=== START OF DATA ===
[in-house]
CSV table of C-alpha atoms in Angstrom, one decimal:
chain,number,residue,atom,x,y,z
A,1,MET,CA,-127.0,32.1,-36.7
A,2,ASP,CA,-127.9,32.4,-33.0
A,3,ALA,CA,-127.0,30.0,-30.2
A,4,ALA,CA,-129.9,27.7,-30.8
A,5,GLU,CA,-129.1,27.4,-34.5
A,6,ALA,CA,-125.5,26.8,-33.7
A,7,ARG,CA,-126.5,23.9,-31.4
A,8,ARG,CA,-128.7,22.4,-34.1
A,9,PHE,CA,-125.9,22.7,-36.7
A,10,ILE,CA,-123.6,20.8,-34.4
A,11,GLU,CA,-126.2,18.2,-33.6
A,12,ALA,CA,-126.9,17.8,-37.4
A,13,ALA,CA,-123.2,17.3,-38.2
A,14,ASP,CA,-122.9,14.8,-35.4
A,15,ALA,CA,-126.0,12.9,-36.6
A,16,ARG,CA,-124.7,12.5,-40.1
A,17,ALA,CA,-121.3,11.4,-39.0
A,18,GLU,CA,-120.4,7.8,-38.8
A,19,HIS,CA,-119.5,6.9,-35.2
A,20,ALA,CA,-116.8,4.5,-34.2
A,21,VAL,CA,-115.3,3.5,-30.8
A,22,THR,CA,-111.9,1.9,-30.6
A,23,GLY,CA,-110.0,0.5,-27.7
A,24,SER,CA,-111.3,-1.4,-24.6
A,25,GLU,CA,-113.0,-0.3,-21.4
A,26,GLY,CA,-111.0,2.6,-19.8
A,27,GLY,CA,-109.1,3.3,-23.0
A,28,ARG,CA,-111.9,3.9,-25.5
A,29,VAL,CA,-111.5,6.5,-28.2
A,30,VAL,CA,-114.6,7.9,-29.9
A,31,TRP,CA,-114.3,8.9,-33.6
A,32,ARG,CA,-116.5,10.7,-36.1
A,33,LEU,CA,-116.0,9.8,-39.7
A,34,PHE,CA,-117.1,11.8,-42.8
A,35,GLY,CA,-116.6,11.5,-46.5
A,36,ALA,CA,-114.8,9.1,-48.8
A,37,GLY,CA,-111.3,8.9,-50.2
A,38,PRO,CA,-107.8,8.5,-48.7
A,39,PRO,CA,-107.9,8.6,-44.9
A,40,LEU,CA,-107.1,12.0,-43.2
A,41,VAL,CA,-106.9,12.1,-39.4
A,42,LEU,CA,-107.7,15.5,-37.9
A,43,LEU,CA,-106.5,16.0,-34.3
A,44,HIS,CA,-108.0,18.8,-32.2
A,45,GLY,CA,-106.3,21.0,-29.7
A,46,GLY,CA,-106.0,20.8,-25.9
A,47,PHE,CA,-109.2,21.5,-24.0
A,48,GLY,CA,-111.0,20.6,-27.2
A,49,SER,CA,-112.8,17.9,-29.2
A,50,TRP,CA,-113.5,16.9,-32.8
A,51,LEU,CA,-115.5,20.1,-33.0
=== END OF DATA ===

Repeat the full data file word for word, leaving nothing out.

[in-house]
CSV table of C-alpha atoms in Angstrom, one decimal:
chain,number,residue,atom,x,y,z
A,1,MET,CA,-127.0,32.1,-36.7
A,2,ASP,CA,-127.9,32.4,-33.0
A,3,ALA,CA,-127.0,30.0,-30.2
A,4,ALA,CA,-129.9,27.7,-30.8
A,5,GLU,CA,-129.1,27.4,-34.5
A,6,ALA,CA,-125.5,26.8,-33.7
A,7,ARG,CA,-126.5,23.9,-31.4
A,8,ARG,CA,-128.7,22.4,-34.1
A,9,PHE,CA,-125.9,22.7,-36.7
A,10,ILE,CA,-123.6,20.8,-34.4
A,11,GLU,CA,-126.2,18.2,-33.6
A,12,ALA,CA,-126.9,17.8,-37.4
A,13,ALA,CA,-123.2,17.3,-38.2
A,14,ASP,CA,-122.9,14.8,-35.4
A,15,ALA,CA,-126.0,12.9,-36.6
A,16,ARG,CA,-124.7,12.5,-40.1
A,17,ALA,CA,-121.3,11.4,-39.0
A,18,GLU,CA,-120.4,7.8,-38.8
A,19,HIS,CA,-119.5,6.9,-35.2
A,20,ALA,CA,-116.8,4.5,-34.2
A,21,VAL,CA,-115.3,3.5,-30.8
A,22,THR,CA,-111.9,1.9,-30.6
A,23,GLY,CA,-110.0,0.5,-27.7
A,24,SER,CA,-111.3,-1.4,-24.6
A,25,GLU,CA,-113.0,-0.3,-21.4
A,26,GLY,CA,-111.0,2.6,-19.8
A,27,GLY,CA,-109.1,3.3,-23.0
A,28,ARG,CA,-111.9,3.9,-25.5
A,29,VAL,CA,-111.5,6.5,-28.2
A,30,VAL,CA,-114.6,7.9,-29.9
A,31,TRP,CA,-114.3,8.9,-33.6
A,32,ARG,CA,-116.5,10.7,-36.1
A,33,LEU,CA,-116.0,9.8,-39.7
A,34,PHE,CA,-117.1,11.8,-42.8
A,35,GLY,CA,-116.6,11.5,-46.5
A,36,ALA,CA,-114.8,9.1,-48.8
A,37,GLY,CA,-111.3,8.9,-50.2
A,38,PRO,CA,-107.8,8.5,-48.7
A,39,PRO,CA,-107.9,8.6,-44.9
A,40,LEU,CA,-107.1,12.0,-43.2
A,41,VAL,CA,-106.9,12.1,-39.4
A,42,LEU,CA,-107.7,15.5,-37.9
A,43,LEU,CA,-106.5,16.0,-34.3
A,44,HIS,CA,-108.0,18.8,-32.2
A,45,GLY,CA,-106.3,21.0,-29.7
A,46,GLY,CA,-106.0,20.8,-25.9
A,47,PHE,CA,-109.2,21.5,-24.0
A,48,GLY,CA,-111.0,20.6,-27.2
A,49,SER,CA,-112.8,17.9,-29.2
A,50,TRP,CA,-113.5,16.9,-32.8
A,51,LEU,CA,-115.5,20.1,-33.0